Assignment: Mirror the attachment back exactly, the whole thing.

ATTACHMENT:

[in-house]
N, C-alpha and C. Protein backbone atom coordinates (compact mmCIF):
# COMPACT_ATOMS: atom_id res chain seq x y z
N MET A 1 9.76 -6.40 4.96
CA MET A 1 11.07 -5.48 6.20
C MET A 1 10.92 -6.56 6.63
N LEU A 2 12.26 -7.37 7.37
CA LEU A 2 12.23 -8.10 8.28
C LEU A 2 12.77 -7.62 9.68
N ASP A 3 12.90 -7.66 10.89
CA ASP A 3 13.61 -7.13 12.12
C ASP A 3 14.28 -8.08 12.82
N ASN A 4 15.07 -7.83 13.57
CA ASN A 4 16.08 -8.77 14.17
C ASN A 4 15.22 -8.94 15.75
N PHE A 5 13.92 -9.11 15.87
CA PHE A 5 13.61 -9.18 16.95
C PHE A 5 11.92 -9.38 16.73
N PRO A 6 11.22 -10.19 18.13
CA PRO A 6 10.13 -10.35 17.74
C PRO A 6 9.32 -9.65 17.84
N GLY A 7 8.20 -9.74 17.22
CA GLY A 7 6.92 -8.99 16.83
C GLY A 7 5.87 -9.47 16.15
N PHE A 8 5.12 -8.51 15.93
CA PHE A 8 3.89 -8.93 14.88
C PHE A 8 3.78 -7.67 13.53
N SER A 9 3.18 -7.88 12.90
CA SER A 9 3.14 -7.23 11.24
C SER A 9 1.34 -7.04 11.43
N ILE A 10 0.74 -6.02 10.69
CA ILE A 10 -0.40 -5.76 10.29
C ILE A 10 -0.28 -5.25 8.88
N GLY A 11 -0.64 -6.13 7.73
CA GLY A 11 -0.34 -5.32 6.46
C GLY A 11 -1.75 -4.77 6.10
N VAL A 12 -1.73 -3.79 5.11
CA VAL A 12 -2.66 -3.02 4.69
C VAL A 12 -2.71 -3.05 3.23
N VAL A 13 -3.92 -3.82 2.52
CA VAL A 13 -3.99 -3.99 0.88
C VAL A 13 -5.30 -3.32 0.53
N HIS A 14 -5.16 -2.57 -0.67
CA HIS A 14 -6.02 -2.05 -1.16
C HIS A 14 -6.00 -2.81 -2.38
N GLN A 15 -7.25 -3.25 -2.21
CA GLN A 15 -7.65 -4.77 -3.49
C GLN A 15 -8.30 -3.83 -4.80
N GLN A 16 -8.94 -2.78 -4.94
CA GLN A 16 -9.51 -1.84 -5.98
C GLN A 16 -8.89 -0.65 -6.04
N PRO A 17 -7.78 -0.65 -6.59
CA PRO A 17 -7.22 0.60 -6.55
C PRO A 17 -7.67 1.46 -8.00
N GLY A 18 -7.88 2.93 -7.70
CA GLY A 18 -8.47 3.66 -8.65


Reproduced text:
[in-house]
N, C-alpha and C. Protein backbone atom coordinates (compact mmCIF):
# COMPACT_ATOMS: atom_id res chain seq x y z
N MET A 1 9.76 -6.40 4.96
CA MET A 1 11.07 -5.48 6.20
C MET A 1 10.92 -6.56 6.63
N LEU A 2 12.26 -7.37 7.37
CA LEU A 2 12.23 -8.10 8.28
C LEU A 2 12.77 -7.62 9.68
N ASP A 3 12.90 -7.66 10.89
CA ASP A 3 13.61 -7.13 12.12
C ASP A 3 14.28 -8.08 12.82
N ASN A 4 15.07 -7.83 13.57
CA ASN A 4 16.08 -8.77 14.17
C ASN A 4 15.22 -8.94 15.75
N PHE A 5 13.92 -9.11 15.87
CA PHE A 5 13.61 -9.18 16.95
C PHE A 5 11.92 -9.38 16.73
N PRO A 6 11.22 -10.19 18.13
CA PRO A 6 10.13 -10.35 17.74
C PRO A 6 9.32 -9.65 17.84
N GLY A 7 8.20 -9.74 17.22
CA GLY A 7 6.92 -8.99 16.83
C GLY A 7 5.87 -9.47 16.15
N PHE A 8 5.12 -8.51 15.93
CA PHE A 8 3.89 -8.93 14.88
C PHE A 8 3.78 -7.67 13.53
N SER A 9 3.18 -7.88 12.90
CA SER A 9 3.14 -7.23 11.24
C SER A 9 1.34 -7.04 11.43
N ILE A 10 0.74 -6.02 10.69
CA ILE A 10 -0.40 -5.76 10.29
C ILE A 10 -0.28 -5.25 8.88
N GLY A 11 -0.64 -6.13 7.73
CA GLY A 11 -0.34 -5.32 6.46
C GLY A 11 -1.75 -4.77 6.10
N VAL A 12 -1.73 -3.79 5.11
CA VAL A 12 -2.66 -3.02 4.69
C VAL A 12 -2.71 -3.05 3.23
N VAL A 13 -3.92 -3.82 2.52
CA VAL A 13 -3.99 -3.99 0.88
C VAL A 13 -5.30 -3.32 0.53
N HIS A 14 -5.16 -2.57 -0.67
CA HIS A 14 -6.02 -2.05 -1.16
C HIS A 14 -6.00 -2.81 -2.38
N GLN A 15 -7.25 -3.25 -2.21
CA GLN A 15 -7.65 -4.77 -3.49
C GLN A 15 -8.30 -3.83 -4.80
N GLN A 16 -8.94 -2.78 -4.94
CA GLN A 16 -9.51 -1.84 -5.98
C GLN A 16 -8.89 -0.65 -6.04
N PRO A 17 -7.78 -0.65 -6.59
CA PRO A 17 -7.22 0.60 -6.55
C PRO A 17 -7.67 1.46 -8.00
N GLY A 18 -7.88 2.93 -7.70
CA GLY A 18 -8.47 3.66 -8.65